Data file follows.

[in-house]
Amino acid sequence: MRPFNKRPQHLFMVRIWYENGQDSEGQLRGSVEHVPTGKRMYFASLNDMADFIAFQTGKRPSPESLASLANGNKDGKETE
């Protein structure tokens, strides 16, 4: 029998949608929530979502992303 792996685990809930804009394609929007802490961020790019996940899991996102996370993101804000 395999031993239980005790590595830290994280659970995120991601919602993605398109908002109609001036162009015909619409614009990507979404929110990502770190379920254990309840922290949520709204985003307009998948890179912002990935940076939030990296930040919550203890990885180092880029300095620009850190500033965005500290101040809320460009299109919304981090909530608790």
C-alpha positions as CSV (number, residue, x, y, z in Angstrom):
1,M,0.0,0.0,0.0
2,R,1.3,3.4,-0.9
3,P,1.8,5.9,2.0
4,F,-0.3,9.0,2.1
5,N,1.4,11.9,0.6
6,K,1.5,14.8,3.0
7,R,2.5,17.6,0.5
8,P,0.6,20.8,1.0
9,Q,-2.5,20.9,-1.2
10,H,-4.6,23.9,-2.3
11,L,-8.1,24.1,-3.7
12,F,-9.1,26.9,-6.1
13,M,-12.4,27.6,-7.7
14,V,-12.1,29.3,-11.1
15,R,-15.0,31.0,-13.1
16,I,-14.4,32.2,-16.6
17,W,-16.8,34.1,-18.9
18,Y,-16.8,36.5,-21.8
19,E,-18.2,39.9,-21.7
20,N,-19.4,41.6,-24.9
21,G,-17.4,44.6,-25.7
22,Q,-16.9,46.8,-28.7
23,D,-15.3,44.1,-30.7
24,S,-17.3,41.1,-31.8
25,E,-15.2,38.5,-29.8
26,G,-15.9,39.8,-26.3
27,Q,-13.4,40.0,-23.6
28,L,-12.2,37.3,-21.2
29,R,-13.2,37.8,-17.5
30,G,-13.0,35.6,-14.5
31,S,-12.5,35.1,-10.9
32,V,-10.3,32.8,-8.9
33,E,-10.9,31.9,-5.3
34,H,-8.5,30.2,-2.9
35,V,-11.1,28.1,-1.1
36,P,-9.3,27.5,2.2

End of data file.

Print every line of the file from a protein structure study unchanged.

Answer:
[in-house]
Amino acid sequence: MRPFNKRPQHLFMVRIWYENGQDSEGQLRGSVEHVPTGKRMYFASLNDMADFIAFQTGKRPSPESLASLANGNKDGKETE
């Protein structure tokens, strides 16, 4: 029998949608929530979502992303 792996685990809930804009394609929007802490961020790019996940899991996102996370993101804000 395999031993239980005790590595830290994280659970995120991601919602993605398109908002109609001036162009015909619409614009990507979404929110990502770190379920254990309840922290949520709204985003307009998948890179912002990935940076939030990296930040919550203890990885180092880029300095620009850190500033965005500290101040809320460009299109919304981090909530608790």
C-alpha positions as CSV (number, residue, x, y, z in Angstrom):
1,M,0.0,0.0,0.0
2,R,1.3,3.4,-0.9
3,P,1.8,5.9,2.0
4,F,-0.3,9.0,2.1
5,N,1.4,11.9,0.6
6,K,1.5,14.8,3.0
7,R,2.5,17.6,0.5
8,P,0.6,20.8,1.0
9,Q,-2.5,20.9,-1.2
10,H,-4.6,23.9,-2.3
11,L,-8.1,24.1,-3.7
12,F,-9.1,26.9,-6.1
13,M,-12.4,27.6,-7.7
14,V,-12.1,29.3,-11.1
15,R,-15.0,31.0,-13.1
16,I,-14.4,32.2,-16.6
17,W,-16.8,34.1,-18.9
18,Y,-16.8,36.5,-21.8
19,E,-18.2,39.9,-21.7
20,N,-19.4,41.6,-24.9
21,G,-17.4,44.6,-25.7
22,Q,-16.9,46.8,-28.7
23,D,-15.3,44.1,-30.7
24,S,-17.3,41.1,-31.8
25,E,-15.2,38.5,-29.8
26,G,-15.9,39.8,-26.3
27,Q,-13.4,40.0,-23.6
28,L,-12.2,37.3,-21.2
29,R,-13.2,37.8,-17.5
30,G,-13.0,35.6,-14.5
31,S,-12.5,35.1,-10.9
32,V,-10.3,32.8,-8.9
33,E,-10.9,31.9,-5.3
34,H,-8.5,30.2,-2.9
35,V,-11.1,28.1,-1.1
36,P,-9.3,27.5,2.2